Maker Spotlight - Justin Voss

Jun 14th 2022

This week we are happy to feature one of Empire Abrasives good friends, Justin Voss. Justin is a super talented fabricator and welder with a great YouTube channel where he teaches some of his metalworking skills to the masses. He has an interesting history working in NASCAR as a fabricator and over the wall pit crew member. In addition to his YouTube channel, Justin also created Defiant Metal where he sells some great products for welders and fabricators. Check it out in the link below!

Links to see what Justin is up to -

Tell us about your YouTube channel?

My channel is focused on metalworking and fabrication, for both the practical and the creative side. I primarily do TIG welding projects as well as some MIG welding.

What is your goal with the channel and/or plans for the future of it?

I try to share the knowledge I’ve gained over the years as well as learn from the community. It’s pretty unlimited what you can do with metal, so I like to think of creative things to make and share how I go about solving the problems that come along while trying to make that thing. I hope my channel makes metalworking and welding feel more accessible to people who have never tried it before and is also interesting and entertaining to people who have been doing it for years.

How do you get ideas for what to film?

Ideas come to me at random times. Sometimes it’s solving a problem that I have around the shop and other times it’s just something cool I would like to make and I think others would find it interesting as well. It is a balance of what is a good idea and what is a practical idea that I could actually get done in a reasonable amount of time.

Tell us about Defiant Metal

Defiant Metal welding gear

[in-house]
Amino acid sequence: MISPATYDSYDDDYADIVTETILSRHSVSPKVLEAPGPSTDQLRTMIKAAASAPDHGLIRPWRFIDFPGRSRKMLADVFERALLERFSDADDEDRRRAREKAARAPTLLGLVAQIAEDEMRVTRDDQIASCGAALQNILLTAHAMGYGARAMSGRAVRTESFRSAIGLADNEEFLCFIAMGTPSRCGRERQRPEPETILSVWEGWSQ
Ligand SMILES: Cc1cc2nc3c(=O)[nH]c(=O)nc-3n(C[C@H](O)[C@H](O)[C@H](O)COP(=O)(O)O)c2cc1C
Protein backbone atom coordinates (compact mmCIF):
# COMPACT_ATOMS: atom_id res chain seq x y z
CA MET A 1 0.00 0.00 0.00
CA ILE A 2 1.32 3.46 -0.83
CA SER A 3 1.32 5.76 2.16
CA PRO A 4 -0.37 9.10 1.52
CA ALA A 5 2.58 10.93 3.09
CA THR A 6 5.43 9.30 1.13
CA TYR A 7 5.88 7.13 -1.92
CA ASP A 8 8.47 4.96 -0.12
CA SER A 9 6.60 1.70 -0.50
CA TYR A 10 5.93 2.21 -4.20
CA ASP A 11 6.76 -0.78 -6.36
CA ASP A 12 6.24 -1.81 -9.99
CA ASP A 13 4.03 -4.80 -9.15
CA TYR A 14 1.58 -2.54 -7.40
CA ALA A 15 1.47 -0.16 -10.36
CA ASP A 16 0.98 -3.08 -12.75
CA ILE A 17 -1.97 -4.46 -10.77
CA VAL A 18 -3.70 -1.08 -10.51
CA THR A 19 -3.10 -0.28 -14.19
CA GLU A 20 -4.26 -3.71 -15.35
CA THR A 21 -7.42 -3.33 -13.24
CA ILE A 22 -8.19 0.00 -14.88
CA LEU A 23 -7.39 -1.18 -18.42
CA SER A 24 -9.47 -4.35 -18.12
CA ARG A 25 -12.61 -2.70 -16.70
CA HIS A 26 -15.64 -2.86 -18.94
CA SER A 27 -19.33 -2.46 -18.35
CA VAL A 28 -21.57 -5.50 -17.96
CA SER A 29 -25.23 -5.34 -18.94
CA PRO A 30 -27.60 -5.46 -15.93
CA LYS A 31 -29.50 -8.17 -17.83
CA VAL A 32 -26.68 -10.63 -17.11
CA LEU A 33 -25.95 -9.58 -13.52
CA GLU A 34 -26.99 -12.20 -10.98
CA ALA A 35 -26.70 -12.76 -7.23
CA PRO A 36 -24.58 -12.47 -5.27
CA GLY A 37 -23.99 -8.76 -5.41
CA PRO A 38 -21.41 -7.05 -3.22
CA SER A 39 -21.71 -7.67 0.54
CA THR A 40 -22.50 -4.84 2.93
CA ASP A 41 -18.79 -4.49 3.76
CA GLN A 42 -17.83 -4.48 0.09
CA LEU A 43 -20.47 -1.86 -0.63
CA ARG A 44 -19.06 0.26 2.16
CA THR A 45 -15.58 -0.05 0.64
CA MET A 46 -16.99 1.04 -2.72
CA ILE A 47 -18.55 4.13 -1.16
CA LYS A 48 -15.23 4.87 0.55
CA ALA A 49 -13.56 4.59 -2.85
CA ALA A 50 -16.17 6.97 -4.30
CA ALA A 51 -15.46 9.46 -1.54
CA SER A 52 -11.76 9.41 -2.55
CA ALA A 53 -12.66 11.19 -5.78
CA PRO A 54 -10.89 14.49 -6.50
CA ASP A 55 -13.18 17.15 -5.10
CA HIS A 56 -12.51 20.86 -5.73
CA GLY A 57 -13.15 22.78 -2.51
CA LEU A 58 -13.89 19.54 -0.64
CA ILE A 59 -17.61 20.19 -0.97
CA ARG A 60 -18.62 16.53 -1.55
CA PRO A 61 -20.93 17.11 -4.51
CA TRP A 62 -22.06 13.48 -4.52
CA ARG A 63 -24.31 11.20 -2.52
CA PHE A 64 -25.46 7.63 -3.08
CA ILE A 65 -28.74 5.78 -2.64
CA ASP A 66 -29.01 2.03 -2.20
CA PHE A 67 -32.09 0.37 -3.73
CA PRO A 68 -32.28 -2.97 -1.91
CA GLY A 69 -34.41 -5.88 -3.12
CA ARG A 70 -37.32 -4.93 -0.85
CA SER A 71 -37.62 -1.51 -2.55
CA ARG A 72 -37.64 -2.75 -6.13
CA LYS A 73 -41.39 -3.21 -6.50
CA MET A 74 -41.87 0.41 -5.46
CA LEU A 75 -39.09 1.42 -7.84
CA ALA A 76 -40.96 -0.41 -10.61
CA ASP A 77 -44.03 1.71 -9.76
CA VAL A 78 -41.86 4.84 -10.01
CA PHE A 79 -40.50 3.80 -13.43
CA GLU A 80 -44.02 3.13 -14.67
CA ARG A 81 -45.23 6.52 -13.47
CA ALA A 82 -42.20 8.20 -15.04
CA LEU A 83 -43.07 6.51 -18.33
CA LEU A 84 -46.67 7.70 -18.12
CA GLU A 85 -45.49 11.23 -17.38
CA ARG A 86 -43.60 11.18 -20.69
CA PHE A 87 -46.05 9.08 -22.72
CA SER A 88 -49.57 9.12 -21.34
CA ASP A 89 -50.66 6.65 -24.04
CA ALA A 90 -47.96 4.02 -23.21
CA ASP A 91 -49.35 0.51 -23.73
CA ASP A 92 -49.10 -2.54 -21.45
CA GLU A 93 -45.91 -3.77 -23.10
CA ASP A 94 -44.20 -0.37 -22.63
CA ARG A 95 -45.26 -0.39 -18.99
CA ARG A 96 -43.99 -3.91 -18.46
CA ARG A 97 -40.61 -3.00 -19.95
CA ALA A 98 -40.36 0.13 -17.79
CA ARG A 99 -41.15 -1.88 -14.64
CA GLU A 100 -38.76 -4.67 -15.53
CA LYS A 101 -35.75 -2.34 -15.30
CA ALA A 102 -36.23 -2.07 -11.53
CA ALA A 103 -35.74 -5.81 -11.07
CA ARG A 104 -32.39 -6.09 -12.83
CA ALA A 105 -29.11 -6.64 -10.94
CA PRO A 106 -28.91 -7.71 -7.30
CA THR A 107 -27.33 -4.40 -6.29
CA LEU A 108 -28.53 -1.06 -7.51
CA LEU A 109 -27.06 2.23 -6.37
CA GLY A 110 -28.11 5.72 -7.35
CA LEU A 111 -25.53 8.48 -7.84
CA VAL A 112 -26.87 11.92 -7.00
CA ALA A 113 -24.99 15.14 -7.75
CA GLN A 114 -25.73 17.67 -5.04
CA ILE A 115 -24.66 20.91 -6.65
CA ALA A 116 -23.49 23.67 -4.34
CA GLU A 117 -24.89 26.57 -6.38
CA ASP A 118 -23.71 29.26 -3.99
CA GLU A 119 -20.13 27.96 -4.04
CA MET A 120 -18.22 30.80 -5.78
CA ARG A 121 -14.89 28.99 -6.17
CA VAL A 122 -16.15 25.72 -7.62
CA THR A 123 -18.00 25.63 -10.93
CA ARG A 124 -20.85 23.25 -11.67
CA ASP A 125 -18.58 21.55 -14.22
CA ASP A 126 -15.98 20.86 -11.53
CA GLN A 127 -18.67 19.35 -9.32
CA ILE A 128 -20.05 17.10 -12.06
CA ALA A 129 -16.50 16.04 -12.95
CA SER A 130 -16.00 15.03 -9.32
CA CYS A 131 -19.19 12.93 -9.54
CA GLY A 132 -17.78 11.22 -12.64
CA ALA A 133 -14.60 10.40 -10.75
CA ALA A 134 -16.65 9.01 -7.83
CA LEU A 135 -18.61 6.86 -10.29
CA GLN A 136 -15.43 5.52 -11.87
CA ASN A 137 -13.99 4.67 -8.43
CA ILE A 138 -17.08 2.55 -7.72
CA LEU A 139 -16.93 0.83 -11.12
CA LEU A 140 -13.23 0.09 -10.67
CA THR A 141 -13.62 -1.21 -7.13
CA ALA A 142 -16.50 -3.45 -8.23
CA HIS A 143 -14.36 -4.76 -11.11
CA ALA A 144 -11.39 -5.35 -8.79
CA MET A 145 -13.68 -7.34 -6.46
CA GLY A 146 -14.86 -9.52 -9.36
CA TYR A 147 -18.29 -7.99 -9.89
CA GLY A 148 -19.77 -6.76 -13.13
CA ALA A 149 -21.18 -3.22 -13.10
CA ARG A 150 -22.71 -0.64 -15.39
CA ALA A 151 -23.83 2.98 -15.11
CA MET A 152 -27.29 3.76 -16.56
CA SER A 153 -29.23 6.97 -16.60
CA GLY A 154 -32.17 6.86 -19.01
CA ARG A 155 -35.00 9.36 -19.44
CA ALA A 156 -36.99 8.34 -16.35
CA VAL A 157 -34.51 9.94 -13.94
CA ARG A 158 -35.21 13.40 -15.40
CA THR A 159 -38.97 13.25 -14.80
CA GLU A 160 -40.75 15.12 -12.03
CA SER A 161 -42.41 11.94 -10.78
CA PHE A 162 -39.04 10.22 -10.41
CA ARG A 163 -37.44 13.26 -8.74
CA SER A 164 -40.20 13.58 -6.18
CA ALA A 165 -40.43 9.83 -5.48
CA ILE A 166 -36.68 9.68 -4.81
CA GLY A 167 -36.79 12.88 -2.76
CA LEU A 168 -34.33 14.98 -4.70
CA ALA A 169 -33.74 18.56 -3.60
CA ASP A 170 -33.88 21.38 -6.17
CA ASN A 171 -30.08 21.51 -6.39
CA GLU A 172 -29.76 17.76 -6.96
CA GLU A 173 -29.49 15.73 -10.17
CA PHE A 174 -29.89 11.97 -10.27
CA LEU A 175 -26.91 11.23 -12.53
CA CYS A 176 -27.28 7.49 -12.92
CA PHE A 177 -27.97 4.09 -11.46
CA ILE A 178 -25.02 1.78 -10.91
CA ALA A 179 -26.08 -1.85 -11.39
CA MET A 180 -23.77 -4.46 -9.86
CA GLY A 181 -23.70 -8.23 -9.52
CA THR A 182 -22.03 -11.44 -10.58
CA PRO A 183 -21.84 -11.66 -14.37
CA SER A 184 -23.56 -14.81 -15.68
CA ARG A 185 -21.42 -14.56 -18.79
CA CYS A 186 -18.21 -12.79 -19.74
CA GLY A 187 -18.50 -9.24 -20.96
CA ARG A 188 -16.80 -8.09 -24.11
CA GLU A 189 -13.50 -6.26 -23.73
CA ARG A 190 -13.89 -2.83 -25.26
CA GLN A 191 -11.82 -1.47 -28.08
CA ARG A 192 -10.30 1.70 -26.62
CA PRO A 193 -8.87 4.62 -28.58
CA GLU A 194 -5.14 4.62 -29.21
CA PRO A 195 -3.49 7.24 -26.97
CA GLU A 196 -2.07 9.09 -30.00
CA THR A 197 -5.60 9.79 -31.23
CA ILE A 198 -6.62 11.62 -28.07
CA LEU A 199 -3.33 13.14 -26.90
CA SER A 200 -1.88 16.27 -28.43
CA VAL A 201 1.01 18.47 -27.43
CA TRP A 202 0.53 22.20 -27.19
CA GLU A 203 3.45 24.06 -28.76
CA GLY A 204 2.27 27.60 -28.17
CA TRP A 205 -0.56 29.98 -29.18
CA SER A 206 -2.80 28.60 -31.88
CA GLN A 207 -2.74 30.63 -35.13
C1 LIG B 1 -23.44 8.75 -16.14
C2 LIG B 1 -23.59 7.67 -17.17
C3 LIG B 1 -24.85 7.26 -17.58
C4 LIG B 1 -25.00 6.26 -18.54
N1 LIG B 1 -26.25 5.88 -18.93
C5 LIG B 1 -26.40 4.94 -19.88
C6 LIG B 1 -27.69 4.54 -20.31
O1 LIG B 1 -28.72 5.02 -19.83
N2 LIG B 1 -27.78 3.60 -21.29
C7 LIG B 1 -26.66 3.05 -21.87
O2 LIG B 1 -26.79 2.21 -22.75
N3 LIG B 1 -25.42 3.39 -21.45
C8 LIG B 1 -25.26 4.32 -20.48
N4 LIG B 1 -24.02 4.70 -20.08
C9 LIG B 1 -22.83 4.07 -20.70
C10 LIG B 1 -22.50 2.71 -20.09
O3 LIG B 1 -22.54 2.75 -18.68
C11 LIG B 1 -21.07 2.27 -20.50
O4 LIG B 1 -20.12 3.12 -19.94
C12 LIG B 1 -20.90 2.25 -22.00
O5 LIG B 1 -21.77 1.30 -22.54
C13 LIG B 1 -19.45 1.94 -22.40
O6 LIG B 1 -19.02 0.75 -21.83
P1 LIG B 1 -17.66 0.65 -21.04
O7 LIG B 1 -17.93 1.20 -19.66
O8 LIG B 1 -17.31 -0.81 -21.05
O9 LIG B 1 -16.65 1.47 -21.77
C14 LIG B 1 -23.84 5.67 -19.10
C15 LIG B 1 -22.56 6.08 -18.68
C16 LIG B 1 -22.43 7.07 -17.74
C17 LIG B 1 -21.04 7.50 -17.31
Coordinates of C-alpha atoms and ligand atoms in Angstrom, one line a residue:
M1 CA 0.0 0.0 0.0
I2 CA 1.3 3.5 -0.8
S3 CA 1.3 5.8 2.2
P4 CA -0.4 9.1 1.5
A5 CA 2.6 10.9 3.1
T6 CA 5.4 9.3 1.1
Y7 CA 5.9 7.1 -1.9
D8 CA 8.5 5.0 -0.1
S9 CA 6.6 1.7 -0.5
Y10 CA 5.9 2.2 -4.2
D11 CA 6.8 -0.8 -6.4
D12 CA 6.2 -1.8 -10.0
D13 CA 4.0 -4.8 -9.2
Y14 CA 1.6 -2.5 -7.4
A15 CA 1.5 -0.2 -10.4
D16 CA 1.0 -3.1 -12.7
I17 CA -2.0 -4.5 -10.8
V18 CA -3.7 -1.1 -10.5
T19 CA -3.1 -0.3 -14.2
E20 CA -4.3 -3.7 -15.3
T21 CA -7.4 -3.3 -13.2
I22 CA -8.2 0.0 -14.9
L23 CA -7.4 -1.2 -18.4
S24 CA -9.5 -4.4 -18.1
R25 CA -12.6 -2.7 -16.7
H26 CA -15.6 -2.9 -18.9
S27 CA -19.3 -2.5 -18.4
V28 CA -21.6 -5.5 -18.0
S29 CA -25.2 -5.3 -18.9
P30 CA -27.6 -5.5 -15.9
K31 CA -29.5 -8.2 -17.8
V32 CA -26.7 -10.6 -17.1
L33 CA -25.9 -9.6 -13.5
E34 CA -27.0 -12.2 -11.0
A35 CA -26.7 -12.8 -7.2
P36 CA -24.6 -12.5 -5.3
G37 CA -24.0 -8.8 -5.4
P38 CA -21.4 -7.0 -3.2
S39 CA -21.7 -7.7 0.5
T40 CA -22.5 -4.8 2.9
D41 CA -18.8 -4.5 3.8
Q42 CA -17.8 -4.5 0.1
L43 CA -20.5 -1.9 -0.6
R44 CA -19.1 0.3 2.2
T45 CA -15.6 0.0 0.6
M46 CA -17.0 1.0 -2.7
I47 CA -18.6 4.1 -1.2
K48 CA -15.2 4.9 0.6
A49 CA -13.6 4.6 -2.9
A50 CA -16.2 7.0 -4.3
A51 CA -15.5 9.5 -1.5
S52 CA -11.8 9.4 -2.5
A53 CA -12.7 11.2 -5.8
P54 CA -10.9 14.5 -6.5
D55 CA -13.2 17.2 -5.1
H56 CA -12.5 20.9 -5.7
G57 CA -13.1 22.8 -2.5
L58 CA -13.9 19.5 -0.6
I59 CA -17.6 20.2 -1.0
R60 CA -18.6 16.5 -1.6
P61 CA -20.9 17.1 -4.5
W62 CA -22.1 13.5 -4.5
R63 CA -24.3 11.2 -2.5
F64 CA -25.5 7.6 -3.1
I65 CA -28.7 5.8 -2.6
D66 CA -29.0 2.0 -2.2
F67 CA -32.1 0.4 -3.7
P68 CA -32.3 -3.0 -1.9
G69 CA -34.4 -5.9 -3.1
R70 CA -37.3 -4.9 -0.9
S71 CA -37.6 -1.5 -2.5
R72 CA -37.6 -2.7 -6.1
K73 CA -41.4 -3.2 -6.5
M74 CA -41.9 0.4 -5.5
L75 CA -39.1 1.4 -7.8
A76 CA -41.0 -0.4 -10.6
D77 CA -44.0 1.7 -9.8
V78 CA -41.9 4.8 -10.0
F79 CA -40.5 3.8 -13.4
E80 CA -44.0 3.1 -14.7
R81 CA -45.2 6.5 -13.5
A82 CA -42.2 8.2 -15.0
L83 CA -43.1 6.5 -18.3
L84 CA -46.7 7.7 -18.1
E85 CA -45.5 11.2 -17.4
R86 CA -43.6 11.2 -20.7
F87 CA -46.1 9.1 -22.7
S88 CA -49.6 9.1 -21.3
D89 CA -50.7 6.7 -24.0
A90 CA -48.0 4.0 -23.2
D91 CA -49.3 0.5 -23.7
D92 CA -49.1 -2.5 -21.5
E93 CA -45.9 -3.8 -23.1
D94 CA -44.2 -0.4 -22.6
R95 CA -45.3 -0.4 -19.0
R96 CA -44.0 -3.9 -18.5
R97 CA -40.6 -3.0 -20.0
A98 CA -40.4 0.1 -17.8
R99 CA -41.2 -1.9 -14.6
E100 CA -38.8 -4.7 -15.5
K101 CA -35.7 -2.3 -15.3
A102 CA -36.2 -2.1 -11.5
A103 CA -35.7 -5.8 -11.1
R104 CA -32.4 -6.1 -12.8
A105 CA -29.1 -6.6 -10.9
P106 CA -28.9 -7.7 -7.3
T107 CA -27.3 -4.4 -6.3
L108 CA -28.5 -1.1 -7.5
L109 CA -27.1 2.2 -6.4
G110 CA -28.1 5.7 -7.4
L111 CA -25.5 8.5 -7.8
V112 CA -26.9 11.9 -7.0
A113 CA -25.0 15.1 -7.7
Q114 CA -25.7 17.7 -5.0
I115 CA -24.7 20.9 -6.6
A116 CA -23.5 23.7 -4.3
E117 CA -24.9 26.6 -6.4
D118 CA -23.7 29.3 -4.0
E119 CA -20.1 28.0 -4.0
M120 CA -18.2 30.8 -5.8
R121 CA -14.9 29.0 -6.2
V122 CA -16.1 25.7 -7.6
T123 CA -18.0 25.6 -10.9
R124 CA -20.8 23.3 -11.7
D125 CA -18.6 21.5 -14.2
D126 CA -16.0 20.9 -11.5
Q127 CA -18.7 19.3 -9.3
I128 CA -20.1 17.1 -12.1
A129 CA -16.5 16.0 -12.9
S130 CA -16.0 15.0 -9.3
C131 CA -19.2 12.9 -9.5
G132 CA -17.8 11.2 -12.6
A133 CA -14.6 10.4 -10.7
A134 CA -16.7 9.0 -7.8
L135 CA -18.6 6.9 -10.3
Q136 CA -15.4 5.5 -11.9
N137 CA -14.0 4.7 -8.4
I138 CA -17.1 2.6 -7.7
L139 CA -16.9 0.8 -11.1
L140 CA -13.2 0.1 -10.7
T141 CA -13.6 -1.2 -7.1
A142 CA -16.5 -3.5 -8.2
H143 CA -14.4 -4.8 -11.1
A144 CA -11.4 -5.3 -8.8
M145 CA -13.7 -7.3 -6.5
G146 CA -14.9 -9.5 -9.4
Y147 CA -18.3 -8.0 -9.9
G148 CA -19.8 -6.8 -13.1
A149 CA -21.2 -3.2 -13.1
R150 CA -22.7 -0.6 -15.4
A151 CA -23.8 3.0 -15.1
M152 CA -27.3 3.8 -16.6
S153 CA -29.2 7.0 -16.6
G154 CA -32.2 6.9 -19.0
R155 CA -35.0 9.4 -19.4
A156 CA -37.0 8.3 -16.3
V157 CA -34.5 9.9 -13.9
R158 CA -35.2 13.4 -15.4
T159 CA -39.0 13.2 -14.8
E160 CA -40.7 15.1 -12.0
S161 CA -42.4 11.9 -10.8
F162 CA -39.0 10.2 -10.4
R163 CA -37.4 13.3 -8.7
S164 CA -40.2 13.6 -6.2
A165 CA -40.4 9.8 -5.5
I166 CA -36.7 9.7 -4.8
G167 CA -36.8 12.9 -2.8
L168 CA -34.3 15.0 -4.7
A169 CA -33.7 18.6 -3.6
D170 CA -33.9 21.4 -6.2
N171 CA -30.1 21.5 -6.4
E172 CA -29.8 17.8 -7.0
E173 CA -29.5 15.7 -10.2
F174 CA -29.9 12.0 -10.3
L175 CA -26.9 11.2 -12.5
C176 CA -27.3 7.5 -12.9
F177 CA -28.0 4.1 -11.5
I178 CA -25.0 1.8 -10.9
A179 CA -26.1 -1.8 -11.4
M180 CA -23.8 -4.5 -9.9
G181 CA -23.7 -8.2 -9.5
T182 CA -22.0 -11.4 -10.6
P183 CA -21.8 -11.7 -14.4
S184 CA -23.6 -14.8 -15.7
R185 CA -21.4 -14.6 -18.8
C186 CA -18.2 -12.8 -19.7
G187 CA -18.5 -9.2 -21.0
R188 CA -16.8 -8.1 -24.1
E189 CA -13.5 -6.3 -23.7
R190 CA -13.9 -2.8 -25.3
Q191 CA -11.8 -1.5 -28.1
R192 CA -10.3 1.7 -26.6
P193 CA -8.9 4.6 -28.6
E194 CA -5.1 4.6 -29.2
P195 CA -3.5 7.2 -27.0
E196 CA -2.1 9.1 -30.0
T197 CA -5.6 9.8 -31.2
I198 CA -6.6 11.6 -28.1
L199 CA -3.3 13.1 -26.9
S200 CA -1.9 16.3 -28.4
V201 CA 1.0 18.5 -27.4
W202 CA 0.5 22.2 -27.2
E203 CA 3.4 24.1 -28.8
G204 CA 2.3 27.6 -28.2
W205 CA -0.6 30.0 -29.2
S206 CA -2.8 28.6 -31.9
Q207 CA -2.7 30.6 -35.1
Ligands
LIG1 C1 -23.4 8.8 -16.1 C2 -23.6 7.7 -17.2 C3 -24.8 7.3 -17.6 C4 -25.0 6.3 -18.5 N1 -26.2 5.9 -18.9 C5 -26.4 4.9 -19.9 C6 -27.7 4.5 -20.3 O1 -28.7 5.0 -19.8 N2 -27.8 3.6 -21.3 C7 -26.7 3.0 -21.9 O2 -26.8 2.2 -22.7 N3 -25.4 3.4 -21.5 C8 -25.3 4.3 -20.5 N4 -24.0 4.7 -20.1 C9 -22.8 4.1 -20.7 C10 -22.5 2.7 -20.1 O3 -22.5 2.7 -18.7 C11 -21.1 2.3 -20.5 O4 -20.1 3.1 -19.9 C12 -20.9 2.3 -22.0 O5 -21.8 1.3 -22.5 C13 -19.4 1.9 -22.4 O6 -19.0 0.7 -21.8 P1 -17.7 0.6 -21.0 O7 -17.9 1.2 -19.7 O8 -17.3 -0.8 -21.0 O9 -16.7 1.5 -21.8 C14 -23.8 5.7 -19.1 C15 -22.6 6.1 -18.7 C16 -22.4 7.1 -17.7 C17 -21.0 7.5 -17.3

Defiant Metal is where I make welding and fabrication products that I would want to use. I try to design stuff that performs better and looks better than what has been available in the past. The main item’s right now are our best selling Black TIG welding gloves. We also have the same style in white and pink. We also make a MIG welding glove as well as fabrication sleeves. The fabrication sleeves I am excited about because I am normally a t-shirt wearer, but if I had to do a bunch of welding I would wear a long sleeve shirt. So I wanted sleeves that I could take on and off that would offer protection and durability but were as comfortable as a long sleeve shirt. That’s why ours are single layer kevlar so they don’t feel hot and bulky, and they have a regular shirt style cuff instead of the thumb hole that many kevlar sleeves have.

What kind of work did you do for NASCAR?

I started in NASCAR in 2005 as a fabricator and a tire carrier on a pit crew. When I started, on a small team you pretty much had to work in the shop as well as travel on the weekends and pit crews had 7 people that went over the wall. I eventually worked my way up from ARCA to Trucks to Xfinity to Cup being both a fabricator and a tire carrier. Over the years the rules changed and the pit crews went from 7 to 6 to now 5 over the wall. When the crews shrunk to 5 I was at Richard Childress Racing and was moved from a tire carrier to a gasman. I retired from racing at the end of 2021 as the gasman on the #3 Cup car driven by Austin Dillon. After all those years and now that I have a family I wanted to spend my weekends at home as well as focus on Defiant Metal and making videos. I have gone and pitted a couple races in 2022 though. But only a couple.

How did you get into that?

I grew up in Iowa with my dad racing IMCA dirt modifieds. When I was around 8 we got a racing go-kart and I started racing them pretty much until I graduated high school. I knew I always wanted to do something in racing, really I wanted to be a driver. I moved to North Carolina after I graduated and went to the NASCAR Technical Institute in Mooresville, NC. My mom was determined I needed to go to college and I don’t think she really cared what for. Signing up for that school got me to North Carolina. Once I graduated I went through the hardest part of walking in the front door of every small race team I could find and asking them If they needed help. Finally one said yes.

What was that experience like?